Today was a nice relaxing doodle. I have to remind myself sometimes that my Daily Doodle exercise is not one for perfectionism. In fact the point is to let go of my perfectionism and let creativity and expression take over. I am not here today to create something perfect. I am only here to create. Judgement of what is created be damned.
This is a little bit of an old doodle style, if you will, that I used to do way back in high school and early college days. It’s almost like making stained glass. I would just draw various black lines of almost nonsense scribble, and then fill in the separated spaces with colors. My “containing frame”, or shape of my stained glass doodle today was my logo.
This was really fun, and again so relaxing. Done in my sketchbook with Crayola markers.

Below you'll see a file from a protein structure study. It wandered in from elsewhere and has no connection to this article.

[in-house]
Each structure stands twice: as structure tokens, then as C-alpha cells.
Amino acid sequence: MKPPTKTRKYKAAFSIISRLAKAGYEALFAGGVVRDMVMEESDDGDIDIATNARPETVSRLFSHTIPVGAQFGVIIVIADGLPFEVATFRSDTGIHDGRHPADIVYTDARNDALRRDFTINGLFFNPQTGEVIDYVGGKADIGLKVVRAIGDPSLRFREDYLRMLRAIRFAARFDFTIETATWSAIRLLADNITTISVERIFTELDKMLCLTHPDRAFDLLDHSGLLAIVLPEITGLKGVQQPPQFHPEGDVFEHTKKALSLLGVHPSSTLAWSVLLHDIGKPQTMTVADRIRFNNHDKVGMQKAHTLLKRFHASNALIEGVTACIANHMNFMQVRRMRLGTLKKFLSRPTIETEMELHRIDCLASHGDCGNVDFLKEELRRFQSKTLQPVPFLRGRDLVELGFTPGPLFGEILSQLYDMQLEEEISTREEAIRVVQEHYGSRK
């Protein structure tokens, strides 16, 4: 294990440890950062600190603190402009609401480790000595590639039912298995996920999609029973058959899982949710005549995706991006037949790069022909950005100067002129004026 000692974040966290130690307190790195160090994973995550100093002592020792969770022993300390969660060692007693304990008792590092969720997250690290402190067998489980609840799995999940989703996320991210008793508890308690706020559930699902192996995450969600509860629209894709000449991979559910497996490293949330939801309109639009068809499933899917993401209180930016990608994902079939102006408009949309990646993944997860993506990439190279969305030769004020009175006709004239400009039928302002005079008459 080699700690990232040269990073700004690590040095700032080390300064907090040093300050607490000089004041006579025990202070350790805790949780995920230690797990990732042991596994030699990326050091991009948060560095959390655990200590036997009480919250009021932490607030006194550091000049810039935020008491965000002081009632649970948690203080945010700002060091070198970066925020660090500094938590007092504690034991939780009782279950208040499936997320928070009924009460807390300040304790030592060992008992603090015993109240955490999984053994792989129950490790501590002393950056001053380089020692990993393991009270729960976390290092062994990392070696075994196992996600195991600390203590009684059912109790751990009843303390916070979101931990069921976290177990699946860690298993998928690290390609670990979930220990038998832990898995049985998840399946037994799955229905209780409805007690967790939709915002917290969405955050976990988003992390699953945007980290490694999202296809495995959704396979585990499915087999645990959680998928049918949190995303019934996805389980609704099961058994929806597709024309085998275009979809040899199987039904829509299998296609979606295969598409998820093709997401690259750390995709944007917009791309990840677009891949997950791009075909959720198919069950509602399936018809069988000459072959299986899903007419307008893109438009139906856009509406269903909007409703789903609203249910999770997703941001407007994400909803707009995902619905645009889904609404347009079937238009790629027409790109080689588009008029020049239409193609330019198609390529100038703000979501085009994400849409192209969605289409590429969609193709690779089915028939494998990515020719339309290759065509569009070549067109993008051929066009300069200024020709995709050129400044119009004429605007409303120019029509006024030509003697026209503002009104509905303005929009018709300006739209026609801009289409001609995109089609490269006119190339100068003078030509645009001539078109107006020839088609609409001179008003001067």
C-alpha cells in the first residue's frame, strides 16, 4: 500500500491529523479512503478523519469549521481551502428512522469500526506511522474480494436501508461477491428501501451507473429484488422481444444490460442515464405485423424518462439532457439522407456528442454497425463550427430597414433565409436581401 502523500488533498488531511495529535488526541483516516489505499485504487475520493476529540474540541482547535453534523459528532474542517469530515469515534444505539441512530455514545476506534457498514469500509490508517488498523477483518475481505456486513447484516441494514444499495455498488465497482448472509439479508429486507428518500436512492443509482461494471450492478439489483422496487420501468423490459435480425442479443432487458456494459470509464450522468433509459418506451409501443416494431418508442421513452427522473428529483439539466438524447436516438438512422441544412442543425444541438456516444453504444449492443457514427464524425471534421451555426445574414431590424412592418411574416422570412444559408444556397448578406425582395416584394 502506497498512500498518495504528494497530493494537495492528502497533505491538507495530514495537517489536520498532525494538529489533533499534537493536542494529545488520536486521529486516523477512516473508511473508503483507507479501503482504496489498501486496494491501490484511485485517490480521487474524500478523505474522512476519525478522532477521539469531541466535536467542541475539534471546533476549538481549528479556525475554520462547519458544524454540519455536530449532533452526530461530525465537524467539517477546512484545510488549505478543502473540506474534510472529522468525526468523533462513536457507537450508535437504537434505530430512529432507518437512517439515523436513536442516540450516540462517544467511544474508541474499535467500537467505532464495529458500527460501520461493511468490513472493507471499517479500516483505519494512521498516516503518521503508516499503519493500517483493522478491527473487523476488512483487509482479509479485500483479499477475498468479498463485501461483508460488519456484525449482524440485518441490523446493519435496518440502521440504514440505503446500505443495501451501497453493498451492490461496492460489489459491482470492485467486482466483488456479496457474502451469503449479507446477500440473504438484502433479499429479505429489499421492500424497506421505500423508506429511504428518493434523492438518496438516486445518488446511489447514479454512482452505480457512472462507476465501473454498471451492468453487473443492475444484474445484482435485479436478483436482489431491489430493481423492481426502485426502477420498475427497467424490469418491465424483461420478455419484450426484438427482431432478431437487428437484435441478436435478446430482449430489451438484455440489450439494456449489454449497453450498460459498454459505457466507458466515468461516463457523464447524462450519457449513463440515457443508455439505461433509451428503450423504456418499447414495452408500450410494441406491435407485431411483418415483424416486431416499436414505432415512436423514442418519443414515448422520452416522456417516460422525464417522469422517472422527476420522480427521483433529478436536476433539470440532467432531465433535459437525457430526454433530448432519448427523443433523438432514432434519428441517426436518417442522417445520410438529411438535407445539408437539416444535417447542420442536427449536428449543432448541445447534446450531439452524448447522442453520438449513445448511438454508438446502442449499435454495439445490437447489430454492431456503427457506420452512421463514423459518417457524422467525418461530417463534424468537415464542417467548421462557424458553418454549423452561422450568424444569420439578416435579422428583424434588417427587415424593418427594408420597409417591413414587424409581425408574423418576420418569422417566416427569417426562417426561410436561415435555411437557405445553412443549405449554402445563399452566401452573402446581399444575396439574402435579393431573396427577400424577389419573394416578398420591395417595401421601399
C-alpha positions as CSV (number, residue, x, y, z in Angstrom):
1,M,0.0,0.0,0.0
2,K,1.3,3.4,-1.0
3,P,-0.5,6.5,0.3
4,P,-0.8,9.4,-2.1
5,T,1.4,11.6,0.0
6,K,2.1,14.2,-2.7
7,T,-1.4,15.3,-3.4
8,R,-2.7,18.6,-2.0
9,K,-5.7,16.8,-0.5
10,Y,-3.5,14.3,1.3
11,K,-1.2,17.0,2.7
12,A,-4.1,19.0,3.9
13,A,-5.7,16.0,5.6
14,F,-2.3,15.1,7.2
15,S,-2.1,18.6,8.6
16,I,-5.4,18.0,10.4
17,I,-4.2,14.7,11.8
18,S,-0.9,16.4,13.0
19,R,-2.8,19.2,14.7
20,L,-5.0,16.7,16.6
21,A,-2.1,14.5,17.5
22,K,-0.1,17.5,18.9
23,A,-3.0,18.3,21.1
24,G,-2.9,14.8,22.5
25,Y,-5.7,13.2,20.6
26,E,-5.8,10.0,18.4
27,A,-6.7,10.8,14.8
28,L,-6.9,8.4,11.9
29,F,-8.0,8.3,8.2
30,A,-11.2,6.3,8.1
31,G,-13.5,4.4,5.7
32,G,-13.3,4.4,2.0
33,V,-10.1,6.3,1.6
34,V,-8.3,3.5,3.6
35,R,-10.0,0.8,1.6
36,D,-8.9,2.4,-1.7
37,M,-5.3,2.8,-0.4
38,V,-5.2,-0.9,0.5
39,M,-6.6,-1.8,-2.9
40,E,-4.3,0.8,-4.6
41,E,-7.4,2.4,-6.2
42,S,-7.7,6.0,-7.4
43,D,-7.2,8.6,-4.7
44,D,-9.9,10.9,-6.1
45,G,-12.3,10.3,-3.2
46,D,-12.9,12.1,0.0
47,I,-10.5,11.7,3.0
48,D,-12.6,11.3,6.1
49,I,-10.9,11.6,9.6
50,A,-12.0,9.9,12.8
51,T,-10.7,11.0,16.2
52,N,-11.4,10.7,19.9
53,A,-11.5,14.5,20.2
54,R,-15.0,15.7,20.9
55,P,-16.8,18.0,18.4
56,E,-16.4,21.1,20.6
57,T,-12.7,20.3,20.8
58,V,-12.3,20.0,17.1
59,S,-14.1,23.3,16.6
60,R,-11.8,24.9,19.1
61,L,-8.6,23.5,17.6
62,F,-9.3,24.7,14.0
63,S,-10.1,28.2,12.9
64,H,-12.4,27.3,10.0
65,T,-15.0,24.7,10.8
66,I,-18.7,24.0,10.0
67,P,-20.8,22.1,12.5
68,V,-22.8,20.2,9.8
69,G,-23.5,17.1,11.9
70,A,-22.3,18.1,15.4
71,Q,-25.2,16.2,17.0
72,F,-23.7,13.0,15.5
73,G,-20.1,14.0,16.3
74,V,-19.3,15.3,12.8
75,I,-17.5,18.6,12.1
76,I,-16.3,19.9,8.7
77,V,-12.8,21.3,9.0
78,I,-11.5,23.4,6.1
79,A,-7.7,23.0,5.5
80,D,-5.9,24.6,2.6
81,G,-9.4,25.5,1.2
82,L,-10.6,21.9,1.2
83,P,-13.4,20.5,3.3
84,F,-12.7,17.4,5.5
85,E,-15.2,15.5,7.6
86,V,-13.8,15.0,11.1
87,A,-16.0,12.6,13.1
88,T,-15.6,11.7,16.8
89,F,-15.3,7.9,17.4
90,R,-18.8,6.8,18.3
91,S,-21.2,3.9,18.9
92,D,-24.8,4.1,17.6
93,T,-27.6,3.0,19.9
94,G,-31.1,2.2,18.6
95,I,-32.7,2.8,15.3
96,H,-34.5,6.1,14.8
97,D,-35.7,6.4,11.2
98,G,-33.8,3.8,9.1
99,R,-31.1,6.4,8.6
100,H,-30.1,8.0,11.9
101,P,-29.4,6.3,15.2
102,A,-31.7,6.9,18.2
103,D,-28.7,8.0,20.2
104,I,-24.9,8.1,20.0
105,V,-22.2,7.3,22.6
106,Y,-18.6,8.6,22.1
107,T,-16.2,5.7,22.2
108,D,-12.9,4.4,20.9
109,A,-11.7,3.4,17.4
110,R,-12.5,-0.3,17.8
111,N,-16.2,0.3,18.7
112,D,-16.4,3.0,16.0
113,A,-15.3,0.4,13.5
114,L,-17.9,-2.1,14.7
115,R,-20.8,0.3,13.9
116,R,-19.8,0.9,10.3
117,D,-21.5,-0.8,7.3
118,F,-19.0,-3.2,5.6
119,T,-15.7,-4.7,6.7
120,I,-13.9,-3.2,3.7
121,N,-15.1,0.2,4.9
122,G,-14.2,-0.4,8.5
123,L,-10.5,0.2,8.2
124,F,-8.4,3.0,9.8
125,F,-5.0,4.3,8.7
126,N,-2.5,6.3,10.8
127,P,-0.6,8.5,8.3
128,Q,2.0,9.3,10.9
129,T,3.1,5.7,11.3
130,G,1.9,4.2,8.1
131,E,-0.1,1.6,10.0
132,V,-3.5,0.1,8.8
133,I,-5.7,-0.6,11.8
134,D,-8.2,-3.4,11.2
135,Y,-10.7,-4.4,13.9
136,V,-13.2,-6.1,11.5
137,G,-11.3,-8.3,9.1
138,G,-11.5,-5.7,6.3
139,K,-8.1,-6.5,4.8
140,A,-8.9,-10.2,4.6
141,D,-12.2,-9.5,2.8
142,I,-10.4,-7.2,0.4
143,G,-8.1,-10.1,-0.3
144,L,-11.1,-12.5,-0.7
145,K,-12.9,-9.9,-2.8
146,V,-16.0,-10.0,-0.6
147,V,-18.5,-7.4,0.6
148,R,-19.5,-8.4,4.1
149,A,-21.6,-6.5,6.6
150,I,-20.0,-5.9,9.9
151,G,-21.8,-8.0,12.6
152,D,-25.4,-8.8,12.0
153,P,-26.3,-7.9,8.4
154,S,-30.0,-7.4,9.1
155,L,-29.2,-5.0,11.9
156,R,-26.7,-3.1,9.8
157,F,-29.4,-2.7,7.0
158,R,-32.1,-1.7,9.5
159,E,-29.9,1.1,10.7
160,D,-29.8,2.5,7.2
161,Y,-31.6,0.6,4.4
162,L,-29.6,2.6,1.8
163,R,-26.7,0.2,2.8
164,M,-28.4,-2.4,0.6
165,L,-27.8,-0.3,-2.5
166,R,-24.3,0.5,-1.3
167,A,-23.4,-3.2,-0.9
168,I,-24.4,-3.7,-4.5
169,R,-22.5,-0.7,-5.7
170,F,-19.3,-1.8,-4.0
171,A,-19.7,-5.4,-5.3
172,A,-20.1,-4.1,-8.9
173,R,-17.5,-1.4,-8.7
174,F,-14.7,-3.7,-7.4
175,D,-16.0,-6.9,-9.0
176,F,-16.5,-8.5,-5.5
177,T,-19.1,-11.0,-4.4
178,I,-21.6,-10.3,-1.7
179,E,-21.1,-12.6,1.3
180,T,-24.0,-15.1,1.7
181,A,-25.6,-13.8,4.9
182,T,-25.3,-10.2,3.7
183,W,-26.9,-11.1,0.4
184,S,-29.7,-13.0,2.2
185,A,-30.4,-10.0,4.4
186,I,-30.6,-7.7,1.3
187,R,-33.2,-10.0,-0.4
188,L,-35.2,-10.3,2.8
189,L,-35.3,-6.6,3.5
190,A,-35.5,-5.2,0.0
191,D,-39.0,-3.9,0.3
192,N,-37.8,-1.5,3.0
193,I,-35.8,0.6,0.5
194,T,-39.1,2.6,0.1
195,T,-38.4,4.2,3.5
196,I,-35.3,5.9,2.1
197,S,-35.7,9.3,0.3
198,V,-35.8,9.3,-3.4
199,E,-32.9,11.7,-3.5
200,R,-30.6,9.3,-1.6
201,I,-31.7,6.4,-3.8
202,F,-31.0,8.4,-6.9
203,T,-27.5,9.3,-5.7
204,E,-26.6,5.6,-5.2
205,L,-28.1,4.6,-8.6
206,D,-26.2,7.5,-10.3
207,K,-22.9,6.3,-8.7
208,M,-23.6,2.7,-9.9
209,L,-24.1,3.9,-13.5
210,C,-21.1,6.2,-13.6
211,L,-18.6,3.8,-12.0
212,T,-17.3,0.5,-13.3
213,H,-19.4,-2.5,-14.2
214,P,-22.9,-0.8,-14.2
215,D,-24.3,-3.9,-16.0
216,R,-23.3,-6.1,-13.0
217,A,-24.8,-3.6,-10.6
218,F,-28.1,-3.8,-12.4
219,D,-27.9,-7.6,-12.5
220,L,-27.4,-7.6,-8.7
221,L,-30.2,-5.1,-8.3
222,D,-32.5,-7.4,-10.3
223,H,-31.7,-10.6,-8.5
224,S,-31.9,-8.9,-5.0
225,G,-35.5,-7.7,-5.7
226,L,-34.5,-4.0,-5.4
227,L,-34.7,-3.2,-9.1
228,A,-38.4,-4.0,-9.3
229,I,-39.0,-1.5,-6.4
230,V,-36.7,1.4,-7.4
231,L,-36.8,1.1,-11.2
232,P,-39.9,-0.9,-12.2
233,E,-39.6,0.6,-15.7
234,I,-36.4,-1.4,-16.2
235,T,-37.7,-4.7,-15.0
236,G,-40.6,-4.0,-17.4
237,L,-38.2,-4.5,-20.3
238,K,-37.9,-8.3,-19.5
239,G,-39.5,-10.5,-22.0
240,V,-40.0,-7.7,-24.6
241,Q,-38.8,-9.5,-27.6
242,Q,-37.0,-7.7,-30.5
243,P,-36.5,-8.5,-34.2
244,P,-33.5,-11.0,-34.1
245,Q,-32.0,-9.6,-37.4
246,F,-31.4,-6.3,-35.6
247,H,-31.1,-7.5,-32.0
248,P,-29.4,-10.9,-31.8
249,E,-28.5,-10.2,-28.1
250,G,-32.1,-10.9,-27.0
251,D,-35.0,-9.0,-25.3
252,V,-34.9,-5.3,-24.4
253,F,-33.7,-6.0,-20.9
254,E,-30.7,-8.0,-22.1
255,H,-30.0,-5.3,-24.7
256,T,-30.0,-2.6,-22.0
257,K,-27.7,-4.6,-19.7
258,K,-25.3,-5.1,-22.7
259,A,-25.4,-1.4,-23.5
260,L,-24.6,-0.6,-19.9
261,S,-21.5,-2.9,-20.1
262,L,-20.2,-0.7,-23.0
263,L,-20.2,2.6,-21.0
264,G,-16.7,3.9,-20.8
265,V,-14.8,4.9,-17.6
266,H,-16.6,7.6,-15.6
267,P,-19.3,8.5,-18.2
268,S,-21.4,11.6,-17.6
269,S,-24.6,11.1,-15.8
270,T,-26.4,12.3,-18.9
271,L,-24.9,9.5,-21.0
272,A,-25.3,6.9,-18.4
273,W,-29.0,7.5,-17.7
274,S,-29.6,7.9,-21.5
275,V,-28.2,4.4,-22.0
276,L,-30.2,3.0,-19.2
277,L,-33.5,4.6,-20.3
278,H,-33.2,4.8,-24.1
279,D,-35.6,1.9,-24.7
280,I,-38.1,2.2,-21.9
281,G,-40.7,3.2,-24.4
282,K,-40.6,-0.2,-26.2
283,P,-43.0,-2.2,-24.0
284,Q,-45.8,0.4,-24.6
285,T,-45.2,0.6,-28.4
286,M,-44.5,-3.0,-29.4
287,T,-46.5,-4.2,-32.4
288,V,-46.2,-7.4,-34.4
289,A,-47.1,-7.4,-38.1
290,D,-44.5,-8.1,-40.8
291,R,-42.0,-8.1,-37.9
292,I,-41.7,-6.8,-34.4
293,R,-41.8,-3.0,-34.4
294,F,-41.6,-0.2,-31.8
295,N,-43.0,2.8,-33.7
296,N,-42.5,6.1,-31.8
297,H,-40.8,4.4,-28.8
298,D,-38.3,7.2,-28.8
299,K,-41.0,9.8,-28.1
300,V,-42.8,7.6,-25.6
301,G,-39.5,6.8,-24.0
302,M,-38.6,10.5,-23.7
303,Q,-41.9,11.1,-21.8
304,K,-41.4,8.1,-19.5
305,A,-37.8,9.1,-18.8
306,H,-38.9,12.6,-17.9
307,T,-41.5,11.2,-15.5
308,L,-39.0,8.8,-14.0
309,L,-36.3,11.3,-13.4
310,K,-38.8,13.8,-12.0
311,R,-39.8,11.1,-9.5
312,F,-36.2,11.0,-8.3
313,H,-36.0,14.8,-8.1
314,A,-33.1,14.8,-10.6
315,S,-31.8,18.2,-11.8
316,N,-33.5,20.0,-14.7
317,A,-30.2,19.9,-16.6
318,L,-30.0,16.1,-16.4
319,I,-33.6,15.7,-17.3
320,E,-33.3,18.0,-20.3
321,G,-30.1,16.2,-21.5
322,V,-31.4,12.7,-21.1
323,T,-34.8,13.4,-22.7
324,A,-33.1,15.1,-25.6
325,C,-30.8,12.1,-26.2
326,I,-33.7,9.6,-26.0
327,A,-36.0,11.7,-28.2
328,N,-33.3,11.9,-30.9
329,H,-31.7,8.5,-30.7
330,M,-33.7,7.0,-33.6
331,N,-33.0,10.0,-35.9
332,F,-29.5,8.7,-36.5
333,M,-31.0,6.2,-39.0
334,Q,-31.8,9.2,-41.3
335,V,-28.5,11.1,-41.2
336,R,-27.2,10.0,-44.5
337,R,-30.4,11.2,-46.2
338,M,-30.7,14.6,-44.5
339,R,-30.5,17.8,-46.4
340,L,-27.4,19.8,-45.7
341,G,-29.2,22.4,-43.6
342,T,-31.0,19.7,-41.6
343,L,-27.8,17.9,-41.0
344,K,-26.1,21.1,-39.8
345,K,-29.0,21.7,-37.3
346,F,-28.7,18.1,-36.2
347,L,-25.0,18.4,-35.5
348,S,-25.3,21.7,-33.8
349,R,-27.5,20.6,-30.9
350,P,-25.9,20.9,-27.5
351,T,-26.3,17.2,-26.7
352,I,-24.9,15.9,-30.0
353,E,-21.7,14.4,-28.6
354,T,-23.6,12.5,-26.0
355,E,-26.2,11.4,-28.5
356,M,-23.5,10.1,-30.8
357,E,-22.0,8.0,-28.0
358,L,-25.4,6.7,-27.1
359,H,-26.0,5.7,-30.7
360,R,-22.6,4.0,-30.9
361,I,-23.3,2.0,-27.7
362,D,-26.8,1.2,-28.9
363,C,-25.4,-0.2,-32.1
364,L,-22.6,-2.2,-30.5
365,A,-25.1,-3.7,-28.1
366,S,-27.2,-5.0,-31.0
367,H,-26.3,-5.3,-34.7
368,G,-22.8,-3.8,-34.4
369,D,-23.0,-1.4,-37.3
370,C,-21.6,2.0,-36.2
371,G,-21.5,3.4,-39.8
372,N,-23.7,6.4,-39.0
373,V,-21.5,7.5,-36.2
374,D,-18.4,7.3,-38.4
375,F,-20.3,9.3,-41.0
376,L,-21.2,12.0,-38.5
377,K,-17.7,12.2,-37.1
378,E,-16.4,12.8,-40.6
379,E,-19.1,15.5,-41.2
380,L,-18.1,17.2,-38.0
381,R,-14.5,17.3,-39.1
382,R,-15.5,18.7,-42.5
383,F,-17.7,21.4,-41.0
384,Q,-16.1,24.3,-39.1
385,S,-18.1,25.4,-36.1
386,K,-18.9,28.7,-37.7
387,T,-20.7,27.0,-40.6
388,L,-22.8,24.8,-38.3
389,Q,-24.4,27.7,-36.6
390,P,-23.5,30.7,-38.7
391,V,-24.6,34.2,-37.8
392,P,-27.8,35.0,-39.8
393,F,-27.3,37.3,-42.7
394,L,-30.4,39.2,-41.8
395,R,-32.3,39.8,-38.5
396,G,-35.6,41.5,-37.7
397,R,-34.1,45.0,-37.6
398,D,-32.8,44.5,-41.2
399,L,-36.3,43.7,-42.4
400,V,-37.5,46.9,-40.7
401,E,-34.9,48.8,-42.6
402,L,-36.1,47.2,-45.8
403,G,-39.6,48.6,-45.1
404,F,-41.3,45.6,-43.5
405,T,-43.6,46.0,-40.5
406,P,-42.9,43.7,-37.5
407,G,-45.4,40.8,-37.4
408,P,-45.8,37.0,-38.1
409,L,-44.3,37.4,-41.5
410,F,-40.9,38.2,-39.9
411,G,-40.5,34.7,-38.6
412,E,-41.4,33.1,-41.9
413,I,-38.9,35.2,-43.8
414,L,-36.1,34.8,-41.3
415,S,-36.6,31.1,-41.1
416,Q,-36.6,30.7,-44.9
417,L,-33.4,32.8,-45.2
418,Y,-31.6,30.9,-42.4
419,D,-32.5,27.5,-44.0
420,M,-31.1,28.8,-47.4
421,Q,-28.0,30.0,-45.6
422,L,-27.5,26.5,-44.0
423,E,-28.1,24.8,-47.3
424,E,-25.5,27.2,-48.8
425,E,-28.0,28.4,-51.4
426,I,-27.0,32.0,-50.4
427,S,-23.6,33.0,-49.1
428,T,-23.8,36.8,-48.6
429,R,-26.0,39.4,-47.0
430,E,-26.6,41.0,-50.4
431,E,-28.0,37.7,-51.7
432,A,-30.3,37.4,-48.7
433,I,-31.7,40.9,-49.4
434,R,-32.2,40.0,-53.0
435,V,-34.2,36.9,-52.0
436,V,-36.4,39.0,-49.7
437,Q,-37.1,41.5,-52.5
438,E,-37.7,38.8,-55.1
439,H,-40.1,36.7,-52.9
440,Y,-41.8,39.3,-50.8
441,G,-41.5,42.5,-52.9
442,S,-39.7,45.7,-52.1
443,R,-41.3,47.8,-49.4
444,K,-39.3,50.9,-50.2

Om or aum. An ancient syllable, symbol, or sound, that represents many meanings including the essence of ultimate reality, consciousness or pure being. Often used in Buddhist traditions as the opening and closing of meditative mantras. The most well known mantra being “Om mani padme hum”, which roughly translates to “the jewel in the lotus”.
I used Adobe Fresco again, but this time I used only the oil brushes. I really enjoyed the flow of colors and ability to mix those colors. The colors interact very differently than the “dry” media, which was fun to play with.